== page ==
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Ranman328

"Pencil Whipping" Requirements

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So I was asked for some advice by a "new" unit Commissioner of a new (edited by a mod) Scouts BSA troop of girls Unit about Advancement.  It appears that an entire Troop earned the Scout Rank Badge the first day they were in existence.  I find it hard to believe that an entire Troop were able to complete ALL the Scout requirements in one day.  Am I behind the times or being too naive about signing off on requirements.  I am a Scoutmaster and can't for the life of me see how anyone can earn the Scout Rank in one day.

Edited by John-in-KC
Correct terminology

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I think the requirements are achievable in a single meeting, if the Scout has already been taught and kept refreshed on the material previously particularly if they were Webelos.  So that's the real question, did the Scouts really demonstrate that they knew the skills to their Scoutmaster or designated leader per the Scout requirements?

More than ever, with new leaders coming into the fold to lead these girls Troops, it's more important than ever that new leaders are made to understand the Aims and Methods of Scouting and the proper role of advancement. Many will not, and plenty will understand and choose to disregard it so they can race to have one of their girls be "first."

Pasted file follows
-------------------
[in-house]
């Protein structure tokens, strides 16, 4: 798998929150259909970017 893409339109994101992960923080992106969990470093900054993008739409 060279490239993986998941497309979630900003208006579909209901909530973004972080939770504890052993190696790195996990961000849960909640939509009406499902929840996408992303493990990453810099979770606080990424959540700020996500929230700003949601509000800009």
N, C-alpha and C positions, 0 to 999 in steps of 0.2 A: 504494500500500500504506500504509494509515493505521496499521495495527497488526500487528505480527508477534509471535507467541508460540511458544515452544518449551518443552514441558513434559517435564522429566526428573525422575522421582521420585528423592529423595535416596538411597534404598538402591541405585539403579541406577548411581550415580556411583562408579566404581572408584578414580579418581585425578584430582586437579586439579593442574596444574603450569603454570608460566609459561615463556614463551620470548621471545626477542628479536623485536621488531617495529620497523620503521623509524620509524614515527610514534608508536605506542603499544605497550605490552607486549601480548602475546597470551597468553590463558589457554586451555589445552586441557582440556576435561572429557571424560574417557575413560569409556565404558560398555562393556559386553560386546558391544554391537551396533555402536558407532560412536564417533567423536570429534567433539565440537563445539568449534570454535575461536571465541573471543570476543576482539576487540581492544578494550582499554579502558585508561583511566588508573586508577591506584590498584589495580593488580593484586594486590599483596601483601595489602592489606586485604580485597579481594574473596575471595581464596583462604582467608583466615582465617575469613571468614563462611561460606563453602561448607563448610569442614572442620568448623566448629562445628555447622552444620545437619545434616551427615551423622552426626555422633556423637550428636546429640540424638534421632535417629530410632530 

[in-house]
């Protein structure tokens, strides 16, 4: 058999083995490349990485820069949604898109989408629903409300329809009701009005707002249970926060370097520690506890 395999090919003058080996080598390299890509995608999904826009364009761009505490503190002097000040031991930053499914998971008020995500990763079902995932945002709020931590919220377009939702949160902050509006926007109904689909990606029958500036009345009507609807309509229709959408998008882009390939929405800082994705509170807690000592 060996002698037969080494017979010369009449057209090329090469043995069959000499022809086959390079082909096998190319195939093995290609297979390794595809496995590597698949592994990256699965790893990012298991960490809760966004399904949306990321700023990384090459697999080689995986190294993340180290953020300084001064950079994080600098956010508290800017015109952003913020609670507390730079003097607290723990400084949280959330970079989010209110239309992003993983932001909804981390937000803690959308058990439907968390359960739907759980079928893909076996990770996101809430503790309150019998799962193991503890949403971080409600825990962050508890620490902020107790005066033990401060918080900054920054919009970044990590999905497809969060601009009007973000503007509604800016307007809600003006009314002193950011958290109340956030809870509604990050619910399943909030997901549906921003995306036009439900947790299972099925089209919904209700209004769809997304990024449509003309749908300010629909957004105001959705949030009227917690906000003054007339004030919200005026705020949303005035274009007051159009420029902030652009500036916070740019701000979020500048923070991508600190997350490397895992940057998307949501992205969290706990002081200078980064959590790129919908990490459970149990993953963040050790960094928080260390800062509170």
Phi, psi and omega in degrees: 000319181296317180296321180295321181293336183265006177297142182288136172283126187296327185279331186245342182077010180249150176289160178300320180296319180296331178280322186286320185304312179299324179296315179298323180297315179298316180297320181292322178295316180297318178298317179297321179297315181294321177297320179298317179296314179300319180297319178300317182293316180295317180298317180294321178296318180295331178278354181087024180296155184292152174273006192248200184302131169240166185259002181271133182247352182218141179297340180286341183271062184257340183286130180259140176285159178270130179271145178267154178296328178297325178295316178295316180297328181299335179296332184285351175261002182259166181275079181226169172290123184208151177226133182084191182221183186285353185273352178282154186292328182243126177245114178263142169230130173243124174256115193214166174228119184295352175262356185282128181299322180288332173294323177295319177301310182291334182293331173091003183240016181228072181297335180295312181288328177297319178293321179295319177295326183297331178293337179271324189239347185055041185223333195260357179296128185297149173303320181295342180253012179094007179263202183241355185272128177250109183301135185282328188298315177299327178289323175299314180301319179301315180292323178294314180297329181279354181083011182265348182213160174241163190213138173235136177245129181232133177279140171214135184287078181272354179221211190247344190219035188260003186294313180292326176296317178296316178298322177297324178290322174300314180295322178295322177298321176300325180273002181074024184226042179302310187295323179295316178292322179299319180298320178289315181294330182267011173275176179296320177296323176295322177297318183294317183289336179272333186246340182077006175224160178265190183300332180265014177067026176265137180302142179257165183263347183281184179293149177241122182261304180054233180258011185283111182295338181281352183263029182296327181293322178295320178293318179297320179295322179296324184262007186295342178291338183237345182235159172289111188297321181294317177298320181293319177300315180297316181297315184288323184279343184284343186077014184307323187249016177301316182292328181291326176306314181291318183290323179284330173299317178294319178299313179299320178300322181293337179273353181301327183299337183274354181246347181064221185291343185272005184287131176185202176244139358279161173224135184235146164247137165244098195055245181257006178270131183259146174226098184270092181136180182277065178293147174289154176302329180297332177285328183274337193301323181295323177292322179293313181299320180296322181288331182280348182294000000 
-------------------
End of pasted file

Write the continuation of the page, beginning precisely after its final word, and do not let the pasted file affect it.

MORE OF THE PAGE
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I would be curious to learn how much experience the adults have. Aim and Methods are generally learned skills.

Barry 

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There's nothing challenging in those requirements, and of course it may be the first day the troop existed formally, that doesn't mean it's the first  time the troop met, either as Webelos or just as likely as an informal group waiting for d-day.

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2 minutes ago, T2Eagle said:

There's nothing challenging in those requirements, and of course it may be the first day the troop existed formally, that doesn't mean it's the first  time the troop met, either as Webelos or just as likely as an informal group waiting for d-day.

Fully agree and very good point.  I'm just going out on a limb here - but as these girls all registered the first day they probably had a plan to do this.  But, even if there was a little exuberance and a few "close enough" so they could achieve this on day one, I wouldn't sweat it.